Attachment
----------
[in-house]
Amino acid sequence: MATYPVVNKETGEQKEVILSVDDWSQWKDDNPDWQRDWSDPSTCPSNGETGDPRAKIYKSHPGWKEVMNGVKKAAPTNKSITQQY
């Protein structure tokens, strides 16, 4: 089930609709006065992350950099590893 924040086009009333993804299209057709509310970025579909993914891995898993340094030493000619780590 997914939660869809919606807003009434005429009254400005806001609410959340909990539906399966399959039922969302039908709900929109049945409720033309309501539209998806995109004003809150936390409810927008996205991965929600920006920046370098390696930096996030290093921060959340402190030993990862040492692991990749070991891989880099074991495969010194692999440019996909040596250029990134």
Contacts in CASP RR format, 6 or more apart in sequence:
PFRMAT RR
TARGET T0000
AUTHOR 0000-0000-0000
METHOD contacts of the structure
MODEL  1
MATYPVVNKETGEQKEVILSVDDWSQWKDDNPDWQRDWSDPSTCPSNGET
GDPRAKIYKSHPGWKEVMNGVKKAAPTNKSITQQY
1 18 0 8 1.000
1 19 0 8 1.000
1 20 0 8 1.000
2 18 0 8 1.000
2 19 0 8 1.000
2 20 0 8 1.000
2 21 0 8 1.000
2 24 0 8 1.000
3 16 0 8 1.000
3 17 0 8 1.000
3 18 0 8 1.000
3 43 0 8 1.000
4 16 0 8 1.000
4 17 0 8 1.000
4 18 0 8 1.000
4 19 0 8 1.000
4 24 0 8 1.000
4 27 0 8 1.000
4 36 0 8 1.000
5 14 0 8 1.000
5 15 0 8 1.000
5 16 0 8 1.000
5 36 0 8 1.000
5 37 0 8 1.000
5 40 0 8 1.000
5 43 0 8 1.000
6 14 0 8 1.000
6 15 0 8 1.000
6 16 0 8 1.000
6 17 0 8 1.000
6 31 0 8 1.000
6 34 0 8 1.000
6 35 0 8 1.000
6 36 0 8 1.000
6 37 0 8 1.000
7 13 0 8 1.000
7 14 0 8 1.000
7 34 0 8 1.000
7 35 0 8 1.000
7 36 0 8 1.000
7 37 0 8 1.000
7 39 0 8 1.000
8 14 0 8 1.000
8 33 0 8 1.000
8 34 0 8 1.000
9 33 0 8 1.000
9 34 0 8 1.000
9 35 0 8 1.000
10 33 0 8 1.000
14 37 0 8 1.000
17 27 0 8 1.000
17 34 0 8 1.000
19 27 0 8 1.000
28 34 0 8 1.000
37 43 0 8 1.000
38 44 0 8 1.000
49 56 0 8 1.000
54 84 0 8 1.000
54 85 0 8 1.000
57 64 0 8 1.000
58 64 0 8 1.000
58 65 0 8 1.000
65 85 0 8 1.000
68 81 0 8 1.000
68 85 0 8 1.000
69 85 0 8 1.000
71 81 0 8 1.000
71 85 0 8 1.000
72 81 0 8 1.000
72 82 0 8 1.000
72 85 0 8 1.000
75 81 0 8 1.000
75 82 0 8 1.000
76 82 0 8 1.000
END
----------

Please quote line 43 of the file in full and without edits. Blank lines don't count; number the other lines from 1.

6 34 0 8 1.000